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District Judge Strikes Down State’s New Dispensary Licensing Fees

A Lewis and Clark County district court judge has struck down a new state law that dramatically increased the licensing fees for marijuana dispensaries with multiple locations.

Under House Bill 903, a dispensary would have had to pay $5,000 to renew a license for its first shop, and then a cumulatively additional $5,000 for each additional location. Under the new law, it would have cost marijuana retailers $10,000 to renew a license for a second store, $15,000 to renew a license for a third store and so on. Previously, the Montana Marijuana Regulation and Taxation Act required dispensaries to pay a flat $5,000 renewal fee for each location. State law requires that dispensary licenses be renewed annually.

After the bill was signed into law last year, three marijuana businesses, Granite Peak Holdings Inc., TSB Montana and MariMint LLC, sued the state, arguing that the new law was unconstitutional and that licensing fees gathered by the Montana Department of Revenue were more than enough to cover the state’s costs of administering its adult-use marijuana program.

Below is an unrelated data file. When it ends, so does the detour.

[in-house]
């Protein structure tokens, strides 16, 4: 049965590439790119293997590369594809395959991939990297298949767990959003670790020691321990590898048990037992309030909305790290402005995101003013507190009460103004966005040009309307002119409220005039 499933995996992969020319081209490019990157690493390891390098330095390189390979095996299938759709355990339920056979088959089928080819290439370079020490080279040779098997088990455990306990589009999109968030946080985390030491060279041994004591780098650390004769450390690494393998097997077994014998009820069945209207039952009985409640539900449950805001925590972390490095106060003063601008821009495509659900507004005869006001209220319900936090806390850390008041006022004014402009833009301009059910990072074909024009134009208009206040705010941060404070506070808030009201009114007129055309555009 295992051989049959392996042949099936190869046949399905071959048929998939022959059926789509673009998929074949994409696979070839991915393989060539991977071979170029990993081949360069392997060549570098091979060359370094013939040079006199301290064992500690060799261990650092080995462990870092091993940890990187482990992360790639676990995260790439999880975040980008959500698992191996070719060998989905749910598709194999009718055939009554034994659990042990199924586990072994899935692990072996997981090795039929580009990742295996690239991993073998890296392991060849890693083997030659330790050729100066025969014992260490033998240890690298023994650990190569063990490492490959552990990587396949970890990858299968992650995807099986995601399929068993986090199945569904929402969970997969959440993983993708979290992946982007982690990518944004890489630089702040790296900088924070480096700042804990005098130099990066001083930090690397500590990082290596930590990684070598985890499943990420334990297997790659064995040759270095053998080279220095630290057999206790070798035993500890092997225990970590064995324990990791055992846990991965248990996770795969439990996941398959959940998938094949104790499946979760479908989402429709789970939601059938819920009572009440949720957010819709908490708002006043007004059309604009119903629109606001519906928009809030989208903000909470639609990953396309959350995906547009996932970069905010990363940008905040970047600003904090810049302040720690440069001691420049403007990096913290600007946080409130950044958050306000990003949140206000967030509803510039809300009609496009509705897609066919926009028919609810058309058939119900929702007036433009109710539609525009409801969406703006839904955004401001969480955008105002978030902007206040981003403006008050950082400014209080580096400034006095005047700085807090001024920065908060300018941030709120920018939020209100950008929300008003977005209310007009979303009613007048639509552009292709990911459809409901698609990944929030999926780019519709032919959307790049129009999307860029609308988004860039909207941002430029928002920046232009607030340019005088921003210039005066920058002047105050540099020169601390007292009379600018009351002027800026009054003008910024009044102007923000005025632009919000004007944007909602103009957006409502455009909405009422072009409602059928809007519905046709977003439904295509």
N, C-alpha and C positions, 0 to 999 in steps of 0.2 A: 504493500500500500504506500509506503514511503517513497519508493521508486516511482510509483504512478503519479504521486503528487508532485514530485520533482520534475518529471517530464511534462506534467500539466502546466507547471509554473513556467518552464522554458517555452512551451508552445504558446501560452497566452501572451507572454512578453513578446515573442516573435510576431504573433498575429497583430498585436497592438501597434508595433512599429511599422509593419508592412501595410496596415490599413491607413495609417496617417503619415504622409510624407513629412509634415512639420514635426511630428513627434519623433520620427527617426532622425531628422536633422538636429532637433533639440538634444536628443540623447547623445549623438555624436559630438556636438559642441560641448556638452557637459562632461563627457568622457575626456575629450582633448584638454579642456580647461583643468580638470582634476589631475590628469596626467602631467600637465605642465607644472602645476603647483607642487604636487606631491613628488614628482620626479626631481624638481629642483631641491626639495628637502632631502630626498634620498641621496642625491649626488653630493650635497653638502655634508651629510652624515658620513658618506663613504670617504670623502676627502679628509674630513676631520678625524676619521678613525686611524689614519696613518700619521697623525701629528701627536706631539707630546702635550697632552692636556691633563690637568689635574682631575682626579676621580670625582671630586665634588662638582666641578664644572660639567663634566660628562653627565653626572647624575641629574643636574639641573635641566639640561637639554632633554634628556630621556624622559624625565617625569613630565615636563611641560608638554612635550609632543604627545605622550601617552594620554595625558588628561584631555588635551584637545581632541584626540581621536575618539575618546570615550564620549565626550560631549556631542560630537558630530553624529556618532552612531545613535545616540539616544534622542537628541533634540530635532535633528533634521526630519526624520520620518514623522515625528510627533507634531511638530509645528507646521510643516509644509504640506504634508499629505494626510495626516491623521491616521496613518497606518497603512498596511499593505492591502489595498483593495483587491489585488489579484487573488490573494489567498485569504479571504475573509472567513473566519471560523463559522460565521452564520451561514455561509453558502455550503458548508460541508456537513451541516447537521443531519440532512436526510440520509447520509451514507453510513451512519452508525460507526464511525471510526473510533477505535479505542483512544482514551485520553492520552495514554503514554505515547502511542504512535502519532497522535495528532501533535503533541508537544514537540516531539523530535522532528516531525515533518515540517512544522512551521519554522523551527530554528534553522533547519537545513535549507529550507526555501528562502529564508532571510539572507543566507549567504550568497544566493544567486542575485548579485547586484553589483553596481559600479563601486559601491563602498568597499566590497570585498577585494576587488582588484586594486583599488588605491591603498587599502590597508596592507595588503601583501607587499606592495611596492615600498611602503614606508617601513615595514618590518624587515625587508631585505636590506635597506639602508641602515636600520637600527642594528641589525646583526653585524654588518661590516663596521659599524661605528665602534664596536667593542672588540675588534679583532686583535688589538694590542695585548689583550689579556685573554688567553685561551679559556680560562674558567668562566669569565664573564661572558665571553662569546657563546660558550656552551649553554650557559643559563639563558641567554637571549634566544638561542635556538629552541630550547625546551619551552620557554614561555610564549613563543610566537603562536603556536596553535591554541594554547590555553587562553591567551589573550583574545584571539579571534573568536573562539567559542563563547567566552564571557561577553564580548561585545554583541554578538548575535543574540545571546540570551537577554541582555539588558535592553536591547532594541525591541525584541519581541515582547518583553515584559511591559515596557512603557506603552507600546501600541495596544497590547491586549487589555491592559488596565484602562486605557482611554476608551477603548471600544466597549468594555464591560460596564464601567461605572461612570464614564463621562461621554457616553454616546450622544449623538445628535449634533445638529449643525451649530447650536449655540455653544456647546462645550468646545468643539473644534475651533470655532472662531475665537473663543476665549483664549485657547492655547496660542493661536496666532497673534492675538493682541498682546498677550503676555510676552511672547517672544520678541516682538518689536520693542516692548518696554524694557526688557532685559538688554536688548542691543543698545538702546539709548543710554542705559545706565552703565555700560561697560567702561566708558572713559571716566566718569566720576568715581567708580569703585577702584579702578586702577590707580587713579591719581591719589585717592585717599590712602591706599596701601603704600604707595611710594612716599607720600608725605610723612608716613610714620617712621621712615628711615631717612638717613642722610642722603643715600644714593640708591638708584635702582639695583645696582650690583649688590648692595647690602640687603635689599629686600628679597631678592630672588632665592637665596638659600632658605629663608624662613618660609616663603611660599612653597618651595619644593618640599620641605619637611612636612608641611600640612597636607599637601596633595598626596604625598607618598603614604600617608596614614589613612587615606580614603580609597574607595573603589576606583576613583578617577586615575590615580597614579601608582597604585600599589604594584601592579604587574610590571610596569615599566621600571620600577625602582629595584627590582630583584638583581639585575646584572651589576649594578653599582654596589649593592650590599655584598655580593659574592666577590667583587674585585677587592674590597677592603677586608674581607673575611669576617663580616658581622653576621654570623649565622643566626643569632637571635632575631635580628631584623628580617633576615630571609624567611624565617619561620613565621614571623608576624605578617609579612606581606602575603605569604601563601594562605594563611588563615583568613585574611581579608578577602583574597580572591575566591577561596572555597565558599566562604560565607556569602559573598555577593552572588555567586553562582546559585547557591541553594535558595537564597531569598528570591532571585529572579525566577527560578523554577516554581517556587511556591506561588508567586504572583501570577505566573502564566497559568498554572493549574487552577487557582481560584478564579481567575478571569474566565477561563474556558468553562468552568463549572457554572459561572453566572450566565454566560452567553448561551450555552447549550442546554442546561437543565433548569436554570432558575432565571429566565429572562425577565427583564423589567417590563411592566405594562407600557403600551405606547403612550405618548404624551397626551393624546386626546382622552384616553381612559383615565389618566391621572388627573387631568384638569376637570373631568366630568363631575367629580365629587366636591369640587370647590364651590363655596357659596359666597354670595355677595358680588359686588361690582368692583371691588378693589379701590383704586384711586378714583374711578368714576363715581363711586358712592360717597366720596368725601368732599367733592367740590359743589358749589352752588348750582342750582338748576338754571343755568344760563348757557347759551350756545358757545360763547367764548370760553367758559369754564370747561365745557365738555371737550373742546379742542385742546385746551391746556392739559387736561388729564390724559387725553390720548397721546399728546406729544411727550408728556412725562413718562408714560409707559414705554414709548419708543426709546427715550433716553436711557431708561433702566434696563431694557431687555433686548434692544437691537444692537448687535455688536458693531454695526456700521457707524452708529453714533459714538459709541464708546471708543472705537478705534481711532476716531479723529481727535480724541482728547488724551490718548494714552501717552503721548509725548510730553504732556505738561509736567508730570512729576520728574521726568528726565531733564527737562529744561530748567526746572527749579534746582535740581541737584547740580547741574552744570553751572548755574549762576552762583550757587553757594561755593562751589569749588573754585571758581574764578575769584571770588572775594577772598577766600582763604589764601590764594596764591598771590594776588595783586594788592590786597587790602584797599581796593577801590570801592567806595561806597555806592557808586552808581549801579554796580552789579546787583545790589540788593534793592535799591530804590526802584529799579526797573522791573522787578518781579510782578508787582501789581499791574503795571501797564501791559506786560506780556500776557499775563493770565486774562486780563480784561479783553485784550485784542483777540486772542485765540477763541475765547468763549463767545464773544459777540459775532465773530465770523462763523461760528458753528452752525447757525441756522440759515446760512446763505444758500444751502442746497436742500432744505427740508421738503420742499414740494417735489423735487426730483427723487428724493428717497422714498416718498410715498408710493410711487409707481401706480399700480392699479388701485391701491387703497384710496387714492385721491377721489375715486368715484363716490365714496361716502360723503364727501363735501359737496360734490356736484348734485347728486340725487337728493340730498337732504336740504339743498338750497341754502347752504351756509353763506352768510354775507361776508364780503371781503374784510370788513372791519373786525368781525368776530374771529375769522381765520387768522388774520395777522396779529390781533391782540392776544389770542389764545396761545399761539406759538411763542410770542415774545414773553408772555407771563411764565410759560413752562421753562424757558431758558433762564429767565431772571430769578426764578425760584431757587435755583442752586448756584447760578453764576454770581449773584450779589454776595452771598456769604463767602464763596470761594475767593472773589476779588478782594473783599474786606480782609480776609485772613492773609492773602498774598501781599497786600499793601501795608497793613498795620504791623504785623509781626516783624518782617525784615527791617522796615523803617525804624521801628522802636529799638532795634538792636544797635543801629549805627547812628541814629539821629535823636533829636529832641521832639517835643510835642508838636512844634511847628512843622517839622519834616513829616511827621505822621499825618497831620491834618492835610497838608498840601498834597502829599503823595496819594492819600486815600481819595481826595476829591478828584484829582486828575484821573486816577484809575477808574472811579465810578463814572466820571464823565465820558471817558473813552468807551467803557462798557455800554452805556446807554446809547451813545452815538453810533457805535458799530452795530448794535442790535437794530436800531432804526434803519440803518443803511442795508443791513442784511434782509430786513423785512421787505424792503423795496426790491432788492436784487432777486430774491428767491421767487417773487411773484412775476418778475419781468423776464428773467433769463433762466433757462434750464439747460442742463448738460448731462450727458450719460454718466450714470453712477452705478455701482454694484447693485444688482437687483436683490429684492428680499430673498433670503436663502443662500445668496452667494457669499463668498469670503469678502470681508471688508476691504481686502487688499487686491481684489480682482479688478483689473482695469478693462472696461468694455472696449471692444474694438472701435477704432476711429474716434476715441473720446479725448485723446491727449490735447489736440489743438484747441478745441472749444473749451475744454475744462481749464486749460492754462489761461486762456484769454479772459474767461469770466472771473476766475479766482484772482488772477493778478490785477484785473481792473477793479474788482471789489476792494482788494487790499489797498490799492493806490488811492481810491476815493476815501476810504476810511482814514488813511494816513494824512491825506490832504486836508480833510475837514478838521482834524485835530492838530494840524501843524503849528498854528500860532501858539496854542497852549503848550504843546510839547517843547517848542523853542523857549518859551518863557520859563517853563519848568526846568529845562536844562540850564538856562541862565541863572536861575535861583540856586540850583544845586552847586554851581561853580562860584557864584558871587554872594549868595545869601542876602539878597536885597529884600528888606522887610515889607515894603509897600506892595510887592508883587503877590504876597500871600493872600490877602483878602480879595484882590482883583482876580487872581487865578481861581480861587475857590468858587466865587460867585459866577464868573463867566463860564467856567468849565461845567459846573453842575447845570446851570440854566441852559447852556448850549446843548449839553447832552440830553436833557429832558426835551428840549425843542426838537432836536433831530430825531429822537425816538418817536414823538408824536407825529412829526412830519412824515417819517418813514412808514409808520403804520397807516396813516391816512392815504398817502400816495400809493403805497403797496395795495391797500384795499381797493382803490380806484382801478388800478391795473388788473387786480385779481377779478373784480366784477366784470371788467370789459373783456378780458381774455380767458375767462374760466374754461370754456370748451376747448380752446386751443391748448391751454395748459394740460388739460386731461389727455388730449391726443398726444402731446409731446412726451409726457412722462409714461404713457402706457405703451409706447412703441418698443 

According to court documents, under the new fee structure, TSB would be assessed a $600,000 dispensary renewal fee, as opposed to the $75,000 fee it paid in previous years. Other dispensary chains would have paid in excess of $1 million.

The law was slated to go into effect on Jan. 1. Late last year, the state agreed to a 60day implementation delay due to the legal challenge.

On Jan. 5, Judge Mike Menahan struck the law completely, ruling that the state will return to the flat $5,000-per-dispensary licensing fee. The judge also ordered that any dispensary owner that has already renewed its licenses under the new fee structure should be refunded by the state.

Menahan’s order concluded that the new fee structure was excessive and that it “generates more fees than is necessary to cover the costs to the Department for implementing and enforcing the provisions of the Montana Marijuana Regulation and Taxation Act.”

Had the law stayed in place, it would have generated an estimated $6,370,000 annually for the state — nearly triple what it would have generated under the original, and now current, fee structure.

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